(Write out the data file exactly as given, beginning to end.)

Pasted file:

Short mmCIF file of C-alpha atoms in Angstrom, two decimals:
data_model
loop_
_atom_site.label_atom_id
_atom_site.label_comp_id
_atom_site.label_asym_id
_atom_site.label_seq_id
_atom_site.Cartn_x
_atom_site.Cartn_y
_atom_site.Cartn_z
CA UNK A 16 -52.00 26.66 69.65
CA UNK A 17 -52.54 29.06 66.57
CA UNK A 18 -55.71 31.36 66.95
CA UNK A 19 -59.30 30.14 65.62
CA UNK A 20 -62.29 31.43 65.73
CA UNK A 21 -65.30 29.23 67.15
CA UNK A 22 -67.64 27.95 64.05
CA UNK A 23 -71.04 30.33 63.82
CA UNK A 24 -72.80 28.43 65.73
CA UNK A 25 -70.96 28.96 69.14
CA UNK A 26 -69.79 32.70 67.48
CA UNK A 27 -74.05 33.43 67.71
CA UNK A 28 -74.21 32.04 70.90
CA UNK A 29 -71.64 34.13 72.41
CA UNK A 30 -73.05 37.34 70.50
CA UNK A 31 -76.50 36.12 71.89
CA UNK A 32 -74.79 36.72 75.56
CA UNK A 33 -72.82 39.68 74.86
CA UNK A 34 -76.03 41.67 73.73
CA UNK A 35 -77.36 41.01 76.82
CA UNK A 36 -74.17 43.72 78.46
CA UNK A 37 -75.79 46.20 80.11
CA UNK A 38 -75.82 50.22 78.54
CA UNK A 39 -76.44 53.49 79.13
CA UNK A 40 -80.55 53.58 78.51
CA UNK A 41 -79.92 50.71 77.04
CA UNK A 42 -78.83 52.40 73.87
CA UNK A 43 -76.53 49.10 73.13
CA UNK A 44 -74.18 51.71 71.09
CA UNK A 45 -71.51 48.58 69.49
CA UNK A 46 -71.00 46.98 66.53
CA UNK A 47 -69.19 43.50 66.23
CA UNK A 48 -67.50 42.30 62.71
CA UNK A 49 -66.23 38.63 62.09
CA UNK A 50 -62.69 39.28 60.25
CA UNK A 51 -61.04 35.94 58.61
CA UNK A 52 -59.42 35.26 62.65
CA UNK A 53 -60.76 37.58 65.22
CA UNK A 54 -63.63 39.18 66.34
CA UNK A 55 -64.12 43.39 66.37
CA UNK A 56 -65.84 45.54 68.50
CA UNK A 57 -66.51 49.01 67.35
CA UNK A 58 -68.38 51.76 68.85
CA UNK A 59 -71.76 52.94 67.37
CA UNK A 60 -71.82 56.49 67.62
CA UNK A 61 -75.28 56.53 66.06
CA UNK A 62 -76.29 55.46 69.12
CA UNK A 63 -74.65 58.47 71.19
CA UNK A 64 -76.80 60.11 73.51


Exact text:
Short mmCIF file of C-alpha atoms in Angstrom, two decimals:
data_model
loop_
_atom_site.label_atom_id
_atom_site.label_comp_id
_atom_site.label_asym_id
_atom_site.label_seq_id
_atom_site.Cartn_x
_atom_site.Cartn_y
_atom_site.Cartn_z
CA UNK A 16 -52.00 26.66 69.65
CA UNK A 17 -52.54 29.06 66.57
CA UNK A 18 -55.71 31.36 66.95
CA UNK A 19 -59.30 30.14 65.62
CA UNK A 20 -62.29 31.43 65.73
CA UNK A 21 -65.30 29.23 67.15
CA UNK A 22 -67.64 27.95 64.05
CA UNK A 23 -71.04 30.33 63.82
CA UNK A 24 -72.80 28.43 65.73
CA UNK A 25 -70.96 28.96 69.14
CA UNK A 26 -69.79 32.70 67.48
CA UNK A 27 -74.05 33.43 67.71
CA UNK A 28 -74.21 32.04 70.90
CA UNK A 29 -71.64 34.13 72.41
CA UNK A 30 -73.05 37.34 70.50
CA UNK A 31 -76.50 36.12 71.89
CA UNK A 32 -74.79 36.72 75.56
CA UNK A 33 -72.82 39.68 74.86
CA UNK A 34 -76.03 41.67 73.73
CA UNK A 35 -77.36 41.01 76.82
CA UNK A 36 -74.17 43.72 78.46
CA UNK A 37 -75.79 46.20 80.11
CA UNK A 38 -75.82 50.22 78.54
CA UNK A 39 -76.44 53.49 79.13
CA UNK A 40 -80.55 53.58 78.51
CA UNK A 41 -79.92 50.71 77.04
CA UNK A 42 -78.83 52.40 73.87
CA UNK A 43 -76.53 49.10 73.13
CA UNK A 44 -74.18 51.71 71.09
CA UNK A 45 -71.51 48.58 69.49
CA UNK A 46 -71.00 46.98 66.53
CA UNK A 47 -69.19 43.50 66.23
CA UNK A 48 -67.50 42.30 62.71
CA UNK A 49 -66.23 38.63 62.09
CA UNK A 50 -62.69 39.28 60.25
CA UNK A 51 -61.04 35.94 58.61
CA UNK A 52 -59.42 35.26 62.65
CA UNK A 53 -60.76 37.58 65.22
CA UNK A 54 -63.63 39.18 66.34
CA UNK A 55 -64.12 43.39 66.37
CA UNK A 56 -65.84 45.54 68.50
CA UNK A 57 -66.51 49.01 67.35
CA UNK A 58 -68.38 51.76 68.85
CA UNK A 59 -71.76 52.94 67.37
CA UNK A 60 -71.82 56.49 67.62
CA UNK A 61 -75.28 56.53 66.06
CA UNK A 62 -76.29 55.46 69.12
CA UNK A 63 -74.65 58.47 71.19
CA UNK A 64 -76.80 60.11 73.51